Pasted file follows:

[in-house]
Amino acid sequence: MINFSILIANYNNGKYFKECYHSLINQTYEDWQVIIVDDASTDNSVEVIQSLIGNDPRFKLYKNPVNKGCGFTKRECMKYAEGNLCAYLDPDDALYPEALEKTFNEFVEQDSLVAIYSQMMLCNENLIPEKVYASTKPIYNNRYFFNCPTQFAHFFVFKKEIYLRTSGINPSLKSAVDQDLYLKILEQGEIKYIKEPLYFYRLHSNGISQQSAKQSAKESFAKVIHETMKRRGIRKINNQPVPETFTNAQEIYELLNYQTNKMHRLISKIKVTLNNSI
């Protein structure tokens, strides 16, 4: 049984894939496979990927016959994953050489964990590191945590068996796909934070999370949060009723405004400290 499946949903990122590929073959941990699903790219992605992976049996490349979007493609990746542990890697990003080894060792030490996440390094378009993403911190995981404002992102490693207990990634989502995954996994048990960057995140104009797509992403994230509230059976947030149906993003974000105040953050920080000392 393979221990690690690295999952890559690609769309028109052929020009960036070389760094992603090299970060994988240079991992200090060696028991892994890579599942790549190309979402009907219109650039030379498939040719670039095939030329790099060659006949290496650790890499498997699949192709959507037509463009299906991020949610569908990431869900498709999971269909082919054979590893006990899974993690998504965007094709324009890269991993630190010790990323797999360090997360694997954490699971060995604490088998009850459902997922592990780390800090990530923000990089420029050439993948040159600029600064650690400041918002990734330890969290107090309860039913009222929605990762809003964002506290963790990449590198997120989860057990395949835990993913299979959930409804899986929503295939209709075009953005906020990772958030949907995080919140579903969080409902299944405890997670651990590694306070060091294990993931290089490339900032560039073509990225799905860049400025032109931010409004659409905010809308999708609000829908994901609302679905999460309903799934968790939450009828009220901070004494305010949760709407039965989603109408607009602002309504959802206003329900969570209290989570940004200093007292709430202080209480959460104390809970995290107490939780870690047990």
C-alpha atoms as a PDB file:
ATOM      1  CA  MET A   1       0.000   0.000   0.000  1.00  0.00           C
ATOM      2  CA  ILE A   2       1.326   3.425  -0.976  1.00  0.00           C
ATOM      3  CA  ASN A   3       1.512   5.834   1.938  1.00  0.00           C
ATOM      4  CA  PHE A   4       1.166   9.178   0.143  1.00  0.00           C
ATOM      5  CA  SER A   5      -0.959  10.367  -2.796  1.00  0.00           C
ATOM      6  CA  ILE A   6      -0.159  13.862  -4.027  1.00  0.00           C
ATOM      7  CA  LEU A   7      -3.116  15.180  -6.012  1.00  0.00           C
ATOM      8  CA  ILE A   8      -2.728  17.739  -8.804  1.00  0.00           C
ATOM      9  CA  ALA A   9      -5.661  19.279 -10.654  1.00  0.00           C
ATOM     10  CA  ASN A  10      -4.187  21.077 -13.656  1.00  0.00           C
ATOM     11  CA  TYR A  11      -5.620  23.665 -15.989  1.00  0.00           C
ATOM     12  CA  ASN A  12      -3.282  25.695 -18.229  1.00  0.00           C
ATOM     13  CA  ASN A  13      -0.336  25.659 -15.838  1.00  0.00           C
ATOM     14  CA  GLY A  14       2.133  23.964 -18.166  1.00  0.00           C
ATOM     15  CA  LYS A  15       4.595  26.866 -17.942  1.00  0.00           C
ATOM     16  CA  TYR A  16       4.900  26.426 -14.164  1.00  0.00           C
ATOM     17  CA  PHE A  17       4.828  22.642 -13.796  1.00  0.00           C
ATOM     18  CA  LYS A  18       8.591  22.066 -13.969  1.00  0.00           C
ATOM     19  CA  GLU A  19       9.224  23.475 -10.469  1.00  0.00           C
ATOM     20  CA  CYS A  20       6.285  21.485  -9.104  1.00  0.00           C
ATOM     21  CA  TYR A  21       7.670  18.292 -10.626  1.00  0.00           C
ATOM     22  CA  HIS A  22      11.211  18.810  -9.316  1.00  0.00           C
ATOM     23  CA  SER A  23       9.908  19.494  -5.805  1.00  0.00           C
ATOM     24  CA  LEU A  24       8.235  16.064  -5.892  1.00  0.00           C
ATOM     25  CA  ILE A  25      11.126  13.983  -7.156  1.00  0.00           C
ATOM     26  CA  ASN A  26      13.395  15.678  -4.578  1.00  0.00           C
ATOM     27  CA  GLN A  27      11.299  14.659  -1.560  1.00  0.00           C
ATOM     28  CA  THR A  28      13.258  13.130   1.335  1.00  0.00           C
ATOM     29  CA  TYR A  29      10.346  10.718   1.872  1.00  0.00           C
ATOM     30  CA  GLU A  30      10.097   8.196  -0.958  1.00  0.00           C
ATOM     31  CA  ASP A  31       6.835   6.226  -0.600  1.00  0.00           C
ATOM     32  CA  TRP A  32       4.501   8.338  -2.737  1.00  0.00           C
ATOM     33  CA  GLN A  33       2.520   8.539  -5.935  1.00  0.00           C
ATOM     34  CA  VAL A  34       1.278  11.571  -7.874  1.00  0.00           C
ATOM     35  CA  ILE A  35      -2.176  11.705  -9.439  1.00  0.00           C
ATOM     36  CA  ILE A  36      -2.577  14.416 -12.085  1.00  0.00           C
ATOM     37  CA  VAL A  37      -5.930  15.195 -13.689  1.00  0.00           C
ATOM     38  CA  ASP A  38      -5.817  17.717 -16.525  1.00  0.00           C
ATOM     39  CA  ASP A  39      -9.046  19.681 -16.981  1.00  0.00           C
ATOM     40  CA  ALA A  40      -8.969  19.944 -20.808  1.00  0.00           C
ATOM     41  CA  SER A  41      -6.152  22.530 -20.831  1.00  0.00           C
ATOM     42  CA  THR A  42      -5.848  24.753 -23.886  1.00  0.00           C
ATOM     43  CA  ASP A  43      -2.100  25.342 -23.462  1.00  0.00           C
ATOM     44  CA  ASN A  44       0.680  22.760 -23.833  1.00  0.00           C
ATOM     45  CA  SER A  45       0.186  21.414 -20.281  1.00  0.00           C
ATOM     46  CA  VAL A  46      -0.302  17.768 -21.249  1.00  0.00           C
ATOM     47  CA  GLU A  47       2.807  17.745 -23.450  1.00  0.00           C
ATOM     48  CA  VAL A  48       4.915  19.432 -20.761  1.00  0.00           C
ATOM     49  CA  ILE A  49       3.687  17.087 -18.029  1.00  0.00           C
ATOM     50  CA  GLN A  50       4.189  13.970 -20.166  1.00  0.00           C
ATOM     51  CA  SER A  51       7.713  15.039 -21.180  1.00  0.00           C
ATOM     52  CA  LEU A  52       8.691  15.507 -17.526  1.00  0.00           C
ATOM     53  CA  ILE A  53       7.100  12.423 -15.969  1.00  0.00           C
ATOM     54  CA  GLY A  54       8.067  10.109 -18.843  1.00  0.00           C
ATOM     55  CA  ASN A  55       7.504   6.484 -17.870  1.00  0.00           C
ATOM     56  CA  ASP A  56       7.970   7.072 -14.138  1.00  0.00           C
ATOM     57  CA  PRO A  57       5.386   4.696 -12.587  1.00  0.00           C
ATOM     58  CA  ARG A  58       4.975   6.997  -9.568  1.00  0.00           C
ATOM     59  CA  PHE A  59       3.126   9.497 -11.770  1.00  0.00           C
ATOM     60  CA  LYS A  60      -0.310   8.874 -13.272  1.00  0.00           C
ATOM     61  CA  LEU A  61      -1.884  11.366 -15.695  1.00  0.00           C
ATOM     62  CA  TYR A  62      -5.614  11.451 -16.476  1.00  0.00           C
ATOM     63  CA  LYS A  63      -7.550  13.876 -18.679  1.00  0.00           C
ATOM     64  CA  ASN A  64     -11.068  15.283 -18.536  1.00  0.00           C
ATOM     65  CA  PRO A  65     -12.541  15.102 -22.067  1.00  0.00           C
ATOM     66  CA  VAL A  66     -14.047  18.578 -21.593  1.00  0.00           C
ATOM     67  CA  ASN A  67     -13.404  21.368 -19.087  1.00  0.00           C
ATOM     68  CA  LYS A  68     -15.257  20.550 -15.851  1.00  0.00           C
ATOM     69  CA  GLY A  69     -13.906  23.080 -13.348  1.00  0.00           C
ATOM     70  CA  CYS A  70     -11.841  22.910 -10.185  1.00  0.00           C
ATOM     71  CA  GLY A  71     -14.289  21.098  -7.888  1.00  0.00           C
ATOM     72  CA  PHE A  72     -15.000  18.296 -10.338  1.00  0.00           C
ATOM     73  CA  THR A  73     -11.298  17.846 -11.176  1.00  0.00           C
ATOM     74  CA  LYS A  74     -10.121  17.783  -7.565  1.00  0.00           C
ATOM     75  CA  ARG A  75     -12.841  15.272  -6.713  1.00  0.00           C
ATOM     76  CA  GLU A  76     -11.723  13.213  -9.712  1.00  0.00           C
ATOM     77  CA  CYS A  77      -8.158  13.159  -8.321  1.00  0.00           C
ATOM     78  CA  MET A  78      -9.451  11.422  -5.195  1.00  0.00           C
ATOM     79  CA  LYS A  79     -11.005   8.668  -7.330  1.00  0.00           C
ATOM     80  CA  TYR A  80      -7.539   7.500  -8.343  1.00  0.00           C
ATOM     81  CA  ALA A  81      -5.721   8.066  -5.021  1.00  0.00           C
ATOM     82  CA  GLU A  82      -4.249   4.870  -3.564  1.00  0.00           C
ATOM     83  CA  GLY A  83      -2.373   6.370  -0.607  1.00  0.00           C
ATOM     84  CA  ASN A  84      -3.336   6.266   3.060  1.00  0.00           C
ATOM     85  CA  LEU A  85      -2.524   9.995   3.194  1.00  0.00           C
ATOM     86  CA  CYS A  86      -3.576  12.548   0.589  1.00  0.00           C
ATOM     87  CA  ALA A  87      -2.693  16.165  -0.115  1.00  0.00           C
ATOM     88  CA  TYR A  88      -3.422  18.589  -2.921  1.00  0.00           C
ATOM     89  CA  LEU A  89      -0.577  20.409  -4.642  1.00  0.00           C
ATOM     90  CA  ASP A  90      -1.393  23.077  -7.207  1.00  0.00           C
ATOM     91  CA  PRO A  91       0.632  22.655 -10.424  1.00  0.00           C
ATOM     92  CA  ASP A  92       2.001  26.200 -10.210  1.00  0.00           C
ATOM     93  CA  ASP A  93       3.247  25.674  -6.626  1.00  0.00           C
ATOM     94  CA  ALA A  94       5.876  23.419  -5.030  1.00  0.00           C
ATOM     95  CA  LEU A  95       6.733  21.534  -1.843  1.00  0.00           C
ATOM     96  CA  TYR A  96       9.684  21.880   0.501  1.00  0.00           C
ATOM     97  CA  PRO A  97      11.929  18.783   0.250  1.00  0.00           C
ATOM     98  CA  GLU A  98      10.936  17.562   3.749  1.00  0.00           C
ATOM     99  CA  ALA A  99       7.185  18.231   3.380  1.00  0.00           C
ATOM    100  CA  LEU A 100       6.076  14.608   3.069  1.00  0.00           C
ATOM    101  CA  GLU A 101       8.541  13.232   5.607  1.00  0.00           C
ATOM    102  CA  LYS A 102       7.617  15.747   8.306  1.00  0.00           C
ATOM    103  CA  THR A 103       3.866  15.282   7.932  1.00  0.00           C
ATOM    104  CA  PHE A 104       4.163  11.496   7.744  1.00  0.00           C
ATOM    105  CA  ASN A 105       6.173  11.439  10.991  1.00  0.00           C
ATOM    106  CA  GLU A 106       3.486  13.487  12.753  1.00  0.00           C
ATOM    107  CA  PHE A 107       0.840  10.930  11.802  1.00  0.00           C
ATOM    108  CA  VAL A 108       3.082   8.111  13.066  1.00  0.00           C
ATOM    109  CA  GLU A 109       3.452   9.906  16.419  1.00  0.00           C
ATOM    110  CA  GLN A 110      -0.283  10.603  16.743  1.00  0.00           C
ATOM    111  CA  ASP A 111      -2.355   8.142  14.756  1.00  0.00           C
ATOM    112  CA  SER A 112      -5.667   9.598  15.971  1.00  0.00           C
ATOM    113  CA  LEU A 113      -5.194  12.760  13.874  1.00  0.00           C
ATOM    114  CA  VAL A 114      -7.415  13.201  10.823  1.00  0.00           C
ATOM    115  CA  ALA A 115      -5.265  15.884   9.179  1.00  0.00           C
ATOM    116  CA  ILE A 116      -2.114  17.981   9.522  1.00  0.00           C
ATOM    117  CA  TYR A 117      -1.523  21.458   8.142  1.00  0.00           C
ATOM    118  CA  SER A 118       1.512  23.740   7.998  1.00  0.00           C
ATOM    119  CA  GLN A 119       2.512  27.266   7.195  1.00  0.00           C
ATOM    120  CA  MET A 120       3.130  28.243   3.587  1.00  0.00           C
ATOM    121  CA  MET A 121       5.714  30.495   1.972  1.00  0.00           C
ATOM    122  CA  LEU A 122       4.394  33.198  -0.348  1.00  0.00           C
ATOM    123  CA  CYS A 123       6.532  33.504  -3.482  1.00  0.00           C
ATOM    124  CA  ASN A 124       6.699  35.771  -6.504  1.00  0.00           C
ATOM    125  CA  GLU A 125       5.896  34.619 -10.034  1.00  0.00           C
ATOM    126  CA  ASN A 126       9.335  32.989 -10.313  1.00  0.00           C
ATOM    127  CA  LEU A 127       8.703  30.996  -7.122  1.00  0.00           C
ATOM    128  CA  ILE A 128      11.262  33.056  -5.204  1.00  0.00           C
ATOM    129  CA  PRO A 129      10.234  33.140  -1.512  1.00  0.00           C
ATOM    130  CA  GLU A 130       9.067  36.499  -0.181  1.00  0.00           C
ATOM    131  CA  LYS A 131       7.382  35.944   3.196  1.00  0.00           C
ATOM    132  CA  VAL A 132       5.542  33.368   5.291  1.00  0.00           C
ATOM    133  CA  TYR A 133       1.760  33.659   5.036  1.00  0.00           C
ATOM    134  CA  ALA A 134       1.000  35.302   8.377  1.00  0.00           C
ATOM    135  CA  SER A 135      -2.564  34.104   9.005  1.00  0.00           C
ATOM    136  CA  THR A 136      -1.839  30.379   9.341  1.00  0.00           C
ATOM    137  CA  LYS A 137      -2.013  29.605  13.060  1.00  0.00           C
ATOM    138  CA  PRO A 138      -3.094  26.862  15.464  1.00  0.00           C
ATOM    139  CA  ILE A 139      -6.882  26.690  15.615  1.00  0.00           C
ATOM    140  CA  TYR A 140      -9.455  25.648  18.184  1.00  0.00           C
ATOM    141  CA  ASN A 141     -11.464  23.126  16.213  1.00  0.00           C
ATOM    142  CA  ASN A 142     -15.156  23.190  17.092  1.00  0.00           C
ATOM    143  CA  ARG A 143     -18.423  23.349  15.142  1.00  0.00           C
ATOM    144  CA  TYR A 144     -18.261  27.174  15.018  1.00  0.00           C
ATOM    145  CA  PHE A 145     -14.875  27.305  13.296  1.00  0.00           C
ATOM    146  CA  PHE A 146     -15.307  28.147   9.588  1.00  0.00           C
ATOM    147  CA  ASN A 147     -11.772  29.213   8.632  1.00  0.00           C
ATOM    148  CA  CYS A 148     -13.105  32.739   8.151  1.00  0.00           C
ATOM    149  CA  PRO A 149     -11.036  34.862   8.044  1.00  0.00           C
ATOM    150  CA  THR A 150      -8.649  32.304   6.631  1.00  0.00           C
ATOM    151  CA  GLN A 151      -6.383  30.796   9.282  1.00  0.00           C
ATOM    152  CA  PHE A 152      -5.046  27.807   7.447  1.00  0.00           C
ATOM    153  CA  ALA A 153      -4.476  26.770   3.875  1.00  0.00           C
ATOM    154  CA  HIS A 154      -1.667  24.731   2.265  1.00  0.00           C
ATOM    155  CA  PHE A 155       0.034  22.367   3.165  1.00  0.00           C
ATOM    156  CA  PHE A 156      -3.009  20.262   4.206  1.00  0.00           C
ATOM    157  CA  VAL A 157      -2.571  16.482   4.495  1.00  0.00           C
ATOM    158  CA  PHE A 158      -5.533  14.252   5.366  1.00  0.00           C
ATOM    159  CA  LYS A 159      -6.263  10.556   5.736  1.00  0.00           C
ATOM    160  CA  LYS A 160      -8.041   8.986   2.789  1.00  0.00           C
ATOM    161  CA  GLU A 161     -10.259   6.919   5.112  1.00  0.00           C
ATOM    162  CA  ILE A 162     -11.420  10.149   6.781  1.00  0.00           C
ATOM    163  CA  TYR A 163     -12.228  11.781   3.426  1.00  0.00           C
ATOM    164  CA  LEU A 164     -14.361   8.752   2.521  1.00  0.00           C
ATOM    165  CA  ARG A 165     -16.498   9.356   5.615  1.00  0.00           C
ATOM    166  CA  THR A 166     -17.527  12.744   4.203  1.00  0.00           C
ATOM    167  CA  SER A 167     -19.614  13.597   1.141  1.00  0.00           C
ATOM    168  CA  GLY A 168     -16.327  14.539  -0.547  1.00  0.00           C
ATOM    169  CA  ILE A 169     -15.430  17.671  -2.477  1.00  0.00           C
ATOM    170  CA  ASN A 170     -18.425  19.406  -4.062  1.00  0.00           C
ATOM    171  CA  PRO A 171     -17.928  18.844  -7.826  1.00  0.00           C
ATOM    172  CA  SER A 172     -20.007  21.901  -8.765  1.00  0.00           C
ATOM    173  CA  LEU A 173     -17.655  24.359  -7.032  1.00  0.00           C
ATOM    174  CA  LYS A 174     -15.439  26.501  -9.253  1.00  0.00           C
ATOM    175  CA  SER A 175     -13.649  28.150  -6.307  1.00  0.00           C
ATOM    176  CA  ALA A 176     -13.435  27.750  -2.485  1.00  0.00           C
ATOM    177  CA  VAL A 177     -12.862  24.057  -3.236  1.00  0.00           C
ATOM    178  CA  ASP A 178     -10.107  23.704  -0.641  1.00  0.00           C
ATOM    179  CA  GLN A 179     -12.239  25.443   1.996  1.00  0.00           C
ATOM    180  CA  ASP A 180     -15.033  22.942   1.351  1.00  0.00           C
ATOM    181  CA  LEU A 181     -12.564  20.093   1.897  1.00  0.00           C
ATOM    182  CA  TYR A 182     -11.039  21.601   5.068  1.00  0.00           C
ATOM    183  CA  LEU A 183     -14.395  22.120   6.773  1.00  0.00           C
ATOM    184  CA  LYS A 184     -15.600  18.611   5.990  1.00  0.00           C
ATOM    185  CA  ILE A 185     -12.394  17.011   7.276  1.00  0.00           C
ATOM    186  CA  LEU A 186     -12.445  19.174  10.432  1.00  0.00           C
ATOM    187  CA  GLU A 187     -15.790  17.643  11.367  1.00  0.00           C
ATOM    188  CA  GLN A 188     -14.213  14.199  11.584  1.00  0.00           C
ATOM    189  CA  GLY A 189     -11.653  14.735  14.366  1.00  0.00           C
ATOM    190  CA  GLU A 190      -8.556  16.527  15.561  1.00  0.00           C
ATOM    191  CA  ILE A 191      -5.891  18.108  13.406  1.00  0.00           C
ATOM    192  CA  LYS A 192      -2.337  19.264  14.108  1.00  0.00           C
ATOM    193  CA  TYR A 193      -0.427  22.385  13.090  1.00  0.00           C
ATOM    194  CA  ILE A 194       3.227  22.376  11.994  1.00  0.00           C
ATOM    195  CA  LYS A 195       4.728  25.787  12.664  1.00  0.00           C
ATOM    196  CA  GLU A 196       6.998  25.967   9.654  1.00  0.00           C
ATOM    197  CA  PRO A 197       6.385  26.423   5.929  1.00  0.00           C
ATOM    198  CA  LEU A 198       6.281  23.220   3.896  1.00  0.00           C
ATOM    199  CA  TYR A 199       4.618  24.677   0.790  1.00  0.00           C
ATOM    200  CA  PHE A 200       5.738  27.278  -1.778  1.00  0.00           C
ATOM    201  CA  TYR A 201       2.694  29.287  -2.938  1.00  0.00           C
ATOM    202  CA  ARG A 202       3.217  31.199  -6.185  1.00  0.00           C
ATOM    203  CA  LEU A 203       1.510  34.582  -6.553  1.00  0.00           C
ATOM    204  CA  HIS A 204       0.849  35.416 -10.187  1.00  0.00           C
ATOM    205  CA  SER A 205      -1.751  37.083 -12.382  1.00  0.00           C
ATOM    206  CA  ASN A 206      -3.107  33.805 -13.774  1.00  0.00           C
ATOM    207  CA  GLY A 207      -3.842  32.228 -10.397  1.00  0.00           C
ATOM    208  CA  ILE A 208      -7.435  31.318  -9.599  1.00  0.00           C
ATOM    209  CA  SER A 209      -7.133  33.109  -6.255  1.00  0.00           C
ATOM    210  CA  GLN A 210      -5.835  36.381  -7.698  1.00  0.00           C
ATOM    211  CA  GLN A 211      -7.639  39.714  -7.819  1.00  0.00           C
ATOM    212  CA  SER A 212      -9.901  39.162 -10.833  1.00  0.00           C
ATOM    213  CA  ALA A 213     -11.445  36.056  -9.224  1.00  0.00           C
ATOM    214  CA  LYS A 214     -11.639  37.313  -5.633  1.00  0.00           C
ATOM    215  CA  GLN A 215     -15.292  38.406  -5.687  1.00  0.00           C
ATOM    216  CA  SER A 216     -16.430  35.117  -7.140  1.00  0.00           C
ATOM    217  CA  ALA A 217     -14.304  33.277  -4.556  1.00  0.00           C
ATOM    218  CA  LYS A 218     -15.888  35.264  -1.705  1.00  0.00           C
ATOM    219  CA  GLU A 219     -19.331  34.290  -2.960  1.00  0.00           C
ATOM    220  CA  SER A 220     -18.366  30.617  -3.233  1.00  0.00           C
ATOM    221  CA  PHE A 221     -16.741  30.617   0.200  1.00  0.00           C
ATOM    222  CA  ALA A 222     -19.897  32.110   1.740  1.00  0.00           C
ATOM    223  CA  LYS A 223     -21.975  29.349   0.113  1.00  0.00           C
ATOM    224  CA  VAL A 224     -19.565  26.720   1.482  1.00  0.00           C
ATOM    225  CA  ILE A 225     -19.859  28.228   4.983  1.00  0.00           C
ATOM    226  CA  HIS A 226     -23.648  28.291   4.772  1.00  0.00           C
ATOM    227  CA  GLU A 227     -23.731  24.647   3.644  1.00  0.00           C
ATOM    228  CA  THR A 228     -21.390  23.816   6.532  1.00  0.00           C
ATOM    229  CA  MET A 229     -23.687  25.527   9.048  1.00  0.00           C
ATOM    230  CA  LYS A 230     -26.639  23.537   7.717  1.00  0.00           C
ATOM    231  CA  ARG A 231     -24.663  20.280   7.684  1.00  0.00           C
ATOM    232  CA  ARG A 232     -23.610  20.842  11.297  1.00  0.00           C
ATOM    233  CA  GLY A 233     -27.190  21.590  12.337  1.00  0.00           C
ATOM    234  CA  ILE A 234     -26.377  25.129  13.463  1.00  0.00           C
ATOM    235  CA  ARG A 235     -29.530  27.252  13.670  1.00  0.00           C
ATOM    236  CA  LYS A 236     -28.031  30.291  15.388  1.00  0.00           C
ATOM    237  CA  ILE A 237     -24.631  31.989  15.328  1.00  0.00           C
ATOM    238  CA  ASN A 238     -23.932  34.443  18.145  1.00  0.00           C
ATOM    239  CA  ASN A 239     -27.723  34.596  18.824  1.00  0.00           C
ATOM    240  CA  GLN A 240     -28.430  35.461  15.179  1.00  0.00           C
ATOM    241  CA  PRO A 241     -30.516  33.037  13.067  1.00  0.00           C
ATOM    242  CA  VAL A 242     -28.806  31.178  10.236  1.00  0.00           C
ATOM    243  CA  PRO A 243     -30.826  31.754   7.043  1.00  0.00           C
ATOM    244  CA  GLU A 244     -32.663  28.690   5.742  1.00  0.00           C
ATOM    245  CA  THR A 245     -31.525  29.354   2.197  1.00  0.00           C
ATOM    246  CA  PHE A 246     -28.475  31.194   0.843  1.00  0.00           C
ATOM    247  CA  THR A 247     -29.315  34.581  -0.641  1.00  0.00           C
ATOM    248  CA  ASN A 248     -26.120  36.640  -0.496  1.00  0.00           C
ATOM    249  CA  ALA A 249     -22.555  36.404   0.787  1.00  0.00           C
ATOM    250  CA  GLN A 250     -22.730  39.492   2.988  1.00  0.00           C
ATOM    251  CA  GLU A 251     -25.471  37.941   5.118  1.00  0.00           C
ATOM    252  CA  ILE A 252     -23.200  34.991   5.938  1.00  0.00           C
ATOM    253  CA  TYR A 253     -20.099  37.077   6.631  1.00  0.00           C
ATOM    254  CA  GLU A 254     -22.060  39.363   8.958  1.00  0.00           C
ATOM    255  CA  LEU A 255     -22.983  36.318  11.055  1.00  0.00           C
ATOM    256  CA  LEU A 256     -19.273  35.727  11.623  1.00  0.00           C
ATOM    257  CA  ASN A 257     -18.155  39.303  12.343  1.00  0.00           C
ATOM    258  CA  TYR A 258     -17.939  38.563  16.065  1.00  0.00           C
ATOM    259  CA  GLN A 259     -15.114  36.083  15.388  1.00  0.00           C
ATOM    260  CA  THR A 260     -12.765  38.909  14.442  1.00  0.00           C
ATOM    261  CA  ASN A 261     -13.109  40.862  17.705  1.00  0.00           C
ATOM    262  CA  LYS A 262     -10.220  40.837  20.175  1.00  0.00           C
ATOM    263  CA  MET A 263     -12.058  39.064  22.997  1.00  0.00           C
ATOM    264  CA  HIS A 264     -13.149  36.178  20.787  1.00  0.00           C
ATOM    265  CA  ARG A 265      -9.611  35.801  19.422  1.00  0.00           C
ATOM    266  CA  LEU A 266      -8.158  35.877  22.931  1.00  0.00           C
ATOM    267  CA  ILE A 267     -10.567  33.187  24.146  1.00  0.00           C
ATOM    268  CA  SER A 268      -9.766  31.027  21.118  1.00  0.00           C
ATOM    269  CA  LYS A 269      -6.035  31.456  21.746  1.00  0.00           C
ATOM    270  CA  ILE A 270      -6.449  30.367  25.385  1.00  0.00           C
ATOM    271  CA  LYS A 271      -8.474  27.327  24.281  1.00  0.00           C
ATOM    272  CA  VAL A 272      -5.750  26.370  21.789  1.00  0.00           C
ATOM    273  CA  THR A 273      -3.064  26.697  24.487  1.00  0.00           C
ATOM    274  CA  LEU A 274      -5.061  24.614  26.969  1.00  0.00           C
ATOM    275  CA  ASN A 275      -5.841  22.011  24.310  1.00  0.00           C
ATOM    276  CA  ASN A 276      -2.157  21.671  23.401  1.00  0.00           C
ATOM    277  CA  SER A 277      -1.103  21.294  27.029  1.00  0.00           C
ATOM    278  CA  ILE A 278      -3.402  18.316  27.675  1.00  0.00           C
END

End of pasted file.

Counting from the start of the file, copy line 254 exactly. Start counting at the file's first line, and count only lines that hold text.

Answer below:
ATOM    250  CA  GLN A 250     -22.730  39.492   2.988  1.00  0.00           C